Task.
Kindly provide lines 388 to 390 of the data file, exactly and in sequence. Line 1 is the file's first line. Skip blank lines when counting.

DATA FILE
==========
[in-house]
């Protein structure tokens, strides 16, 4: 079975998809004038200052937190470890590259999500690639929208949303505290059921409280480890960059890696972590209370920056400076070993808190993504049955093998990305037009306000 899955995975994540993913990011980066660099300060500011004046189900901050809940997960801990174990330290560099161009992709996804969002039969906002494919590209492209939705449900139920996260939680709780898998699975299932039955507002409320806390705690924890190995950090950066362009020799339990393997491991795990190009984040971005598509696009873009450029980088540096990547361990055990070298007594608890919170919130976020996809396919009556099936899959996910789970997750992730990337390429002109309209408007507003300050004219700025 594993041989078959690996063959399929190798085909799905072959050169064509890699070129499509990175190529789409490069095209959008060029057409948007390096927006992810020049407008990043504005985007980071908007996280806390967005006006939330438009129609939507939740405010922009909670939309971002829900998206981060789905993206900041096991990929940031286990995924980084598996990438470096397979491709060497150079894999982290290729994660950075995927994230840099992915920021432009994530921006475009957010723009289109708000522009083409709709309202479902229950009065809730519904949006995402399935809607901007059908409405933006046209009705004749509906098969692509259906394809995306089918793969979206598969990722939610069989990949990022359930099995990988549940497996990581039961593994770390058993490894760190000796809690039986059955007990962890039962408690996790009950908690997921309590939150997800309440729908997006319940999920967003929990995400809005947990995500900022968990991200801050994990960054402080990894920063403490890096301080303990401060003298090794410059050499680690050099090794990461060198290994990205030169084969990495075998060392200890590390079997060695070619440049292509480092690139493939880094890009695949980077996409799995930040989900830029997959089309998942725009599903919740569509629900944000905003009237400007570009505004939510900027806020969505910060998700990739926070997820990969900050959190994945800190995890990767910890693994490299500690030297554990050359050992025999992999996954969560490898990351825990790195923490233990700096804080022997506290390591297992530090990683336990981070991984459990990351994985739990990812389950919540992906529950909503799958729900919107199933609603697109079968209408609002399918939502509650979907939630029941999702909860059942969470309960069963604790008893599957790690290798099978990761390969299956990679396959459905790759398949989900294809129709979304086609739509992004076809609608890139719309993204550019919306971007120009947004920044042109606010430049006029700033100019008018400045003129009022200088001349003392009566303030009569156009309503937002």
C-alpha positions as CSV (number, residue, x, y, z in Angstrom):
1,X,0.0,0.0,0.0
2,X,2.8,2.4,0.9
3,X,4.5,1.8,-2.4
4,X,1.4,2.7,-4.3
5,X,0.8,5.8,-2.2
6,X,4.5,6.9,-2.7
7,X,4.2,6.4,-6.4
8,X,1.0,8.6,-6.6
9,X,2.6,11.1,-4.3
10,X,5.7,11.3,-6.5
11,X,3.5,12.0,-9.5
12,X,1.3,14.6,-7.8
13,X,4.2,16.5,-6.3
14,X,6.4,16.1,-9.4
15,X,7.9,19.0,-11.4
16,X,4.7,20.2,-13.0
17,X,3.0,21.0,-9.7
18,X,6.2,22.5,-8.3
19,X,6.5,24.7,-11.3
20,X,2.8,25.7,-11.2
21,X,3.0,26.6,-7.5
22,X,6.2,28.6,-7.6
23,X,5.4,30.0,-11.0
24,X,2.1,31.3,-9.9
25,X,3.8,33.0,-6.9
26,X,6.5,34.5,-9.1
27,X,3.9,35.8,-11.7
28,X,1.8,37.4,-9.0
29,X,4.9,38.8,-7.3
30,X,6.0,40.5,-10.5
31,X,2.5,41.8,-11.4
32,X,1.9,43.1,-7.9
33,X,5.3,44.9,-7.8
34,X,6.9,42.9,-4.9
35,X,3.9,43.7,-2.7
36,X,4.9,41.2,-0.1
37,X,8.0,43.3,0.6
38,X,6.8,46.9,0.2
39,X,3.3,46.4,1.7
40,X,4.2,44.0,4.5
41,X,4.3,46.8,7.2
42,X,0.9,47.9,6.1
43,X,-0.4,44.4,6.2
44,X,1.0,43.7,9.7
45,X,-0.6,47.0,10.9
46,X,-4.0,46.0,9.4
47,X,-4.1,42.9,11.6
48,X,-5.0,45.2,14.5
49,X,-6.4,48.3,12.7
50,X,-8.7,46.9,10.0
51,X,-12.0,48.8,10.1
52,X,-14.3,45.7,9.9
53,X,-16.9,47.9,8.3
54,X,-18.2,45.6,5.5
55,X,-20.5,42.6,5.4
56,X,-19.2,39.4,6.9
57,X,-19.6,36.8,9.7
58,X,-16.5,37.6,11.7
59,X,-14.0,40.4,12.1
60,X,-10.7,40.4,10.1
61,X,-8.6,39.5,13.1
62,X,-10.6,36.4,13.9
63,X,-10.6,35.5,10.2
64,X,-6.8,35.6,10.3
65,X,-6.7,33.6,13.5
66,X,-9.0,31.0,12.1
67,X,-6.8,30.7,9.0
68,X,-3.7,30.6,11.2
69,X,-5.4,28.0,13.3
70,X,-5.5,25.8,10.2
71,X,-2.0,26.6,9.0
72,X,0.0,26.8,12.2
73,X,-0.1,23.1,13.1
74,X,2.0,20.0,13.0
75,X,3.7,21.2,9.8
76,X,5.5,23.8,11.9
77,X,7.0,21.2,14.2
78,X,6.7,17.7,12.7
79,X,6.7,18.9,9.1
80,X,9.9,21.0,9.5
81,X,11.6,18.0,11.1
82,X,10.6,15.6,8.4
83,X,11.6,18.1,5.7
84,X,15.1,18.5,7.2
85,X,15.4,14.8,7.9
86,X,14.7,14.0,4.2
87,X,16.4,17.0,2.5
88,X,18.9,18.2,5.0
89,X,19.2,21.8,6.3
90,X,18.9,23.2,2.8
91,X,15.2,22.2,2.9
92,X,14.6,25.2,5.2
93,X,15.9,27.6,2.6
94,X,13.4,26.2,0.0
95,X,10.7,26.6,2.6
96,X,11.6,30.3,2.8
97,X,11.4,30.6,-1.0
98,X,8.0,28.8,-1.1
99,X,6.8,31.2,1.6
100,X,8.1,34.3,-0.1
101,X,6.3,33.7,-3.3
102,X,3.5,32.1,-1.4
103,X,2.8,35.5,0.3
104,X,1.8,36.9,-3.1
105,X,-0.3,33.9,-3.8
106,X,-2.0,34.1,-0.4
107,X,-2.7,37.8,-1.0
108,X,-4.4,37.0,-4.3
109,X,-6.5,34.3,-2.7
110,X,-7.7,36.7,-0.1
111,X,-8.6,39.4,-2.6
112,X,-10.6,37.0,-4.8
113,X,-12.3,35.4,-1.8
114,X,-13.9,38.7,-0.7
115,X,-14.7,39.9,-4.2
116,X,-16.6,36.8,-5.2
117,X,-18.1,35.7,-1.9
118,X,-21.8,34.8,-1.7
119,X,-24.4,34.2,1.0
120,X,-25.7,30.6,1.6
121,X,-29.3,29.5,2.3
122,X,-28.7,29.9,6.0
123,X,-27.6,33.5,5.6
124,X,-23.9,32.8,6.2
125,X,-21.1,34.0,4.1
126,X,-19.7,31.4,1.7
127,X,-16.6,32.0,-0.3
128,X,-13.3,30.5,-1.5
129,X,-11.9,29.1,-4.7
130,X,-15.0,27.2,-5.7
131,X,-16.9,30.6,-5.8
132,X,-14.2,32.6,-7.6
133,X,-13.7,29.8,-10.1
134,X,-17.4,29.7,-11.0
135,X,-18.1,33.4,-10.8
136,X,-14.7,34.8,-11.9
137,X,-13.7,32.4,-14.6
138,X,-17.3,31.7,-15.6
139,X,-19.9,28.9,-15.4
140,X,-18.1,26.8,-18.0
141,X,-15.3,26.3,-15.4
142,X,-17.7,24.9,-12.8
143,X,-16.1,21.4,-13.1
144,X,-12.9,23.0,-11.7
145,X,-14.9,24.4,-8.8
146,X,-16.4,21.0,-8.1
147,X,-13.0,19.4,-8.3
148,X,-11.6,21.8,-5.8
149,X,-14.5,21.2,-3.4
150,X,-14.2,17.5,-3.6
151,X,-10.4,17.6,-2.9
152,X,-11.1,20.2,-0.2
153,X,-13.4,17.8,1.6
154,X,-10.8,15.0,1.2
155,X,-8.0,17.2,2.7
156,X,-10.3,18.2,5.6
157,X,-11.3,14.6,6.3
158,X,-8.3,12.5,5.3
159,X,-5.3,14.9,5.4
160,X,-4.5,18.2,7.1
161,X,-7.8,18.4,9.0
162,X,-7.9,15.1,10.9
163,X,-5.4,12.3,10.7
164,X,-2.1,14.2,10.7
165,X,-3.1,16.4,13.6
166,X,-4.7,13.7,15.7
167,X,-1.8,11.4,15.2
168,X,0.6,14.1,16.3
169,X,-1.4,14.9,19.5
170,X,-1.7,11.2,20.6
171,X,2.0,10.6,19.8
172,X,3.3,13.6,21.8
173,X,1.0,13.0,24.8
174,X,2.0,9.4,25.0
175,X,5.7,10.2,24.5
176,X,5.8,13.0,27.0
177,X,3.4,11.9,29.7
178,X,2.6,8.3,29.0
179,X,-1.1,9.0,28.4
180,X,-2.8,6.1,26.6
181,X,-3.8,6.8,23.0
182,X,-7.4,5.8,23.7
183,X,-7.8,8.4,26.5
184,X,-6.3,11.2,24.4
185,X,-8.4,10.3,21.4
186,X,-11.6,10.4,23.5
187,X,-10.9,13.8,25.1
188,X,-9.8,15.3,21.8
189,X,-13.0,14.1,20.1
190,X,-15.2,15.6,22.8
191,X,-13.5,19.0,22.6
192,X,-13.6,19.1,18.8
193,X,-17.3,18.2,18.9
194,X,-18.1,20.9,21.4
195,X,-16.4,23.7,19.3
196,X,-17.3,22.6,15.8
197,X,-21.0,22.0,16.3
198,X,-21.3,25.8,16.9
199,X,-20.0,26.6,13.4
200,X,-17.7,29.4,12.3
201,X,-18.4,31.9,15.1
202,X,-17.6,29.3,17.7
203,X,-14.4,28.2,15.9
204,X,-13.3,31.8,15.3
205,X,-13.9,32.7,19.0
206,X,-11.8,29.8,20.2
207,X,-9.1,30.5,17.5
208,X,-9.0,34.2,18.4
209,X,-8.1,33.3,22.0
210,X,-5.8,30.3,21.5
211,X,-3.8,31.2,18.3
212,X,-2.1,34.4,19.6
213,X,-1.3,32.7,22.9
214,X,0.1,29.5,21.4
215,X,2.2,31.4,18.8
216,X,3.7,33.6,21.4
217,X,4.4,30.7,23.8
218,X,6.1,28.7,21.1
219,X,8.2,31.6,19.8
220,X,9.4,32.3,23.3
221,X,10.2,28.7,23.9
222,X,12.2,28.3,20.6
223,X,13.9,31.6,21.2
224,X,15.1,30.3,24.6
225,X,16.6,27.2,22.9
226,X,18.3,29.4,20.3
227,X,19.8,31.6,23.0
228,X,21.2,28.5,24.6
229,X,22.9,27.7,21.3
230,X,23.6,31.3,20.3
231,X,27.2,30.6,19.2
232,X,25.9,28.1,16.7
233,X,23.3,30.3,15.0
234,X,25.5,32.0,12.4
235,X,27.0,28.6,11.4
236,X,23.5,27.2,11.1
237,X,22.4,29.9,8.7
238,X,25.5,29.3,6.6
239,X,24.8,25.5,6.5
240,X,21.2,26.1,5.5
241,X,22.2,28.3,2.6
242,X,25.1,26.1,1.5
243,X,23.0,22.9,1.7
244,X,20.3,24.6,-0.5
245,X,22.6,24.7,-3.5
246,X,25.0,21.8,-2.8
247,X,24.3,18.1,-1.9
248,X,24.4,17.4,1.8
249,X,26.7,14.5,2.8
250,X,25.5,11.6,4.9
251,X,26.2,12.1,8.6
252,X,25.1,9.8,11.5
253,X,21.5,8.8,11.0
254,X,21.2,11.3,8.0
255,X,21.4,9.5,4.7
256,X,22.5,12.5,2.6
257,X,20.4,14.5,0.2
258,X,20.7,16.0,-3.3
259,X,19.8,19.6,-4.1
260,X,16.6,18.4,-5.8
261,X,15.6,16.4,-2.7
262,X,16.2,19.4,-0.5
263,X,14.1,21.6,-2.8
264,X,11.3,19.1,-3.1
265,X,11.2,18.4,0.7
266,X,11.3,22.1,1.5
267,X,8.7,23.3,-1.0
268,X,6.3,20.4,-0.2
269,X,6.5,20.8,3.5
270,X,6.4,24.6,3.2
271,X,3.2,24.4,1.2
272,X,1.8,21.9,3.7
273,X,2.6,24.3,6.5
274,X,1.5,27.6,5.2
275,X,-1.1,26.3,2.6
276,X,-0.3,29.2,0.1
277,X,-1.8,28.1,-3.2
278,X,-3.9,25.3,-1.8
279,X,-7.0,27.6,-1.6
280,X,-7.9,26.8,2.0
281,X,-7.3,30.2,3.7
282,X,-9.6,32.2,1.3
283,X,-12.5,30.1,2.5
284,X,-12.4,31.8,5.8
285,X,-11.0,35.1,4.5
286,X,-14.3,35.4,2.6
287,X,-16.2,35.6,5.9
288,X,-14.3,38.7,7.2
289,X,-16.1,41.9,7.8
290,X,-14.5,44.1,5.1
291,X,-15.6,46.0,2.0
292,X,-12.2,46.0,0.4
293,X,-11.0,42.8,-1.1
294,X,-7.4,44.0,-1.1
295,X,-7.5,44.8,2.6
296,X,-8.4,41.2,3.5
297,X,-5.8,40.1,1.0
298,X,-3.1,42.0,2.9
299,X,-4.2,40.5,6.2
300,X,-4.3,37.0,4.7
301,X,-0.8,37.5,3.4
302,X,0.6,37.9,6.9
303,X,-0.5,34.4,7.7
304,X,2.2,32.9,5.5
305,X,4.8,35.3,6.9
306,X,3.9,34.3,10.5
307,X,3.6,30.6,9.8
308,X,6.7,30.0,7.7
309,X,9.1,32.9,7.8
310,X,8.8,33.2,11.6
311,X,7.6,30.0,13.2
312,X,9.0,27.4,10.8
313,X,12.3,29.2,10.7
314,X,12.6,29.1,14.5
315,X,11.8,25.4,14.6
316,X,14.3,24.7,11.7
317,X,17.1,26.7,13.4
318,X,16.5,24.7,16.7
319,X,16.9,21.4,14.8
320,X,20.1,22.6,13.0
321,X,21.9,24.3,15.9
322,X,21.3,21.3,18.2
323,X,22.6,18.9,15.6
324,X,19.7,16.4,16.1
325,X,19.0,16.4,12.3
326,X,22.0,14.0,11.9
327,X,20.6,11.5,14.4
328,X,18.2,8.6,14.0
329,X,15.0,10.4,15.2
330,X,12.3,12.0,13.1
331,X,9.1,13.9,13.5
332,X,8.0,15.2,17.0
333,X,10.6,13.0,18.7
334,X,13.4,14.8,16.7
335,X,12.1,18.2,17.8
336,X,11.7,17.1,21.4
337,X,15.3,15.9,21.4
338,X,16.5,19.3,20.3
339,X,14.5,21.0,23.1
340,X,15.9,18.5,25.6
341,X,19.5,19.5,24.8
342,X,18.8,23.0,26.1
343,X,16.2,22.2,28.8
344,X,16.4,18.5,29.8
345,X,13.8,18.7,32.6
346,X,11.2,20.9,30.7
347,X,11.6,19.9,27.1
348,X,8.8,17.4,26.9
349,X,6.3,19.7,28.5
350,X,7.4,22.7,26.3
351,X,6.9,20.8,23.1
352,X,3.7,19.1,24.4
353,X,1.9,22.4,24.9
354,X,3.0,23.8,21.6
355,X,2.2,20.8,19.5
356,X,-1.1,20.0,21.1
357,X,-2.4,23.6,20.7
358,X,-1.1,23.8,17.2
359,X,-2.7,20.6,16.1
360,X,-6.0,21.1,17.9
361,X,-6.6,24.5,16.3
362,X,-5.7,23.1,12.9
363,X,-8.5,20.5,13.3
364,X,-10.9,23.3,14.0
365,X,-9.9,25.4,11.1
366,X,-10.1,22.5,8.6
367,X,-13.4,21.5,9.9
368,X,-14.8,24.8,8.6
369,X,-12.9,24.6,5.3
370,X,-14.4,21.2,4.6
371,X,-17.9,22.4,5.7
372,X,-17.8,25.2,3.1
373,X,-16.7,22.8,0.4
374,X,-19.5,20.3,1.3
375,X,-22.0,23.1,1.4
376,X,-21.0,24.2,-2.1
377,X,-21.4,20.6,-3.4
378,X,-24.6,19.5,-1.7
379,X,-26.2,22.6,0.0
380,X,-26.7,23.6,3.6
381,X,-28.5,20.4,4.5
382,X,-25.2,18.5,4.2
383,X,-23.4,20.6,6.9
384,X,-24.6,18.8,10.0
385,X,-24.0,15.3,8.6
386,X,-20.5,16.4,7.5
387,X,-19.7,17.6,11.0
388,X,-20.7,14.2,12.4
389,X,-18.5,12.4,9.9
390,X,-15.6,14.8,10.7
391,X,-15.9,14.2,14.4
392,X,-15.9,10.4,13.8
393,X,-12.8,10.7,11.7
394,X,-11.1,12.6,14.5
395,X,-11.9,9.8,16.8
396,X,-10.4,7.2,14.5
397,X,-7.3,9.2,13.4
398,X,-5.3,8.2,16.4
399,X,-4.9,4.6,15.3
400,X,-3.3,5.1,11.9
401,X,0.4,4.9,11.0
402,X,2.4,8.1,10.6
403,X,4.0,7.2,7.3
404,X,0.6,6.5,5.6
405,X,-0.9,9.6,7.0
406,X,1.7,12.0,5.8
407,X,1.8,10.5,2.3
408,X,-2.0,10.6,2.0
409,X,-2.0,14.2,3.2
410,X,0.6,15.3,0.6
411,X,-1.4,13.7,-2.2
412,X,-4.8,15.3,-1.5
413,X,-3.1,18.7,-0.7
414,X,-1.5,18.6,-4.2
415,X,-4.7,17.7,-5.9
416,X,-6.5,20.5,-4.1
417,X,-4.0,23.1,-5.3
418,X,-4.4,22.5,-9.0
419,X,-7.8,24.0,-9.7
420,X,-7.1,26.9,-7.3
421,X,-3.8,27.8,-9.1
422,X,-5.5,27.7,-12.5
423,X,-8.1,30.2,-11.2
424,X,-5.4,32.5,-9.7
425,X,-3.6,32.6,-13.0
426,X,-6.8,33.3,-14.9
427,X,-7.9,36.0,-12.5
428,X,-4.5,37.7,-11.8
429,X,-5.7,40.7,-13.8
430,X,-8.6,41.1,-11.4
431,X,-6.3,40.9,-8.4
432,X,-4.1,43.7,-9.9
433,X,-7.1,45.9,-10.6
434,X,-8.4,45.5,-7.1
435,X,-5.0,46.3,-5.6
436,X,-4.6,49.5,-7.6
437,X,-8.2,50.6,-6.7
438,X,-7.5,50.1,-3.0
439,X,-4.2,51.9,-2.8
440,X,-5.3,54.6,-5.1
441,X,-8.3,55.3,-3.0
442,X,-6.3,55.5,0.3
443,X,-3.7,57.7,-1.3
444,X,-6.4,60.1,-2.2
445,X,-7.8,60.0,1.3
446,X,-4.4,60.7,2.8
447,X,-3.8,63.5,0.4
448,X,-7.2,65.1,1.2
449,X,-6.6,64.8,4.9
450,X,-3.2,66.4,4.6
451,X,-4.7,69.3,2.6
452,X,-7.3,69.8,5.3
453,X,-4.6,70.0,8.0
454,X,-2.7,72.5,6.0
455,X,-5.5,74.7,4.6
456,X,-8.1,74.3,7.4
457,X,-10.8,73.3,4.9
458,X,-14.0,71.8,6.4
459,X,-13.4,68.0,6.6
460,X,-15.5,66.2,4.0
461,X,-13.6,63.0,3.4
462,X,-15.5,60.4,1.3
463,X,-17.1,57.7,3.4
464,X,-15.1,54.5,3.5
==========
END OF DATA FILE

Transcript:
385,X,-24.0,15.3,8.6
386,X,-20.5,16.4,7.5
387,X,-19.7,17.6,11.0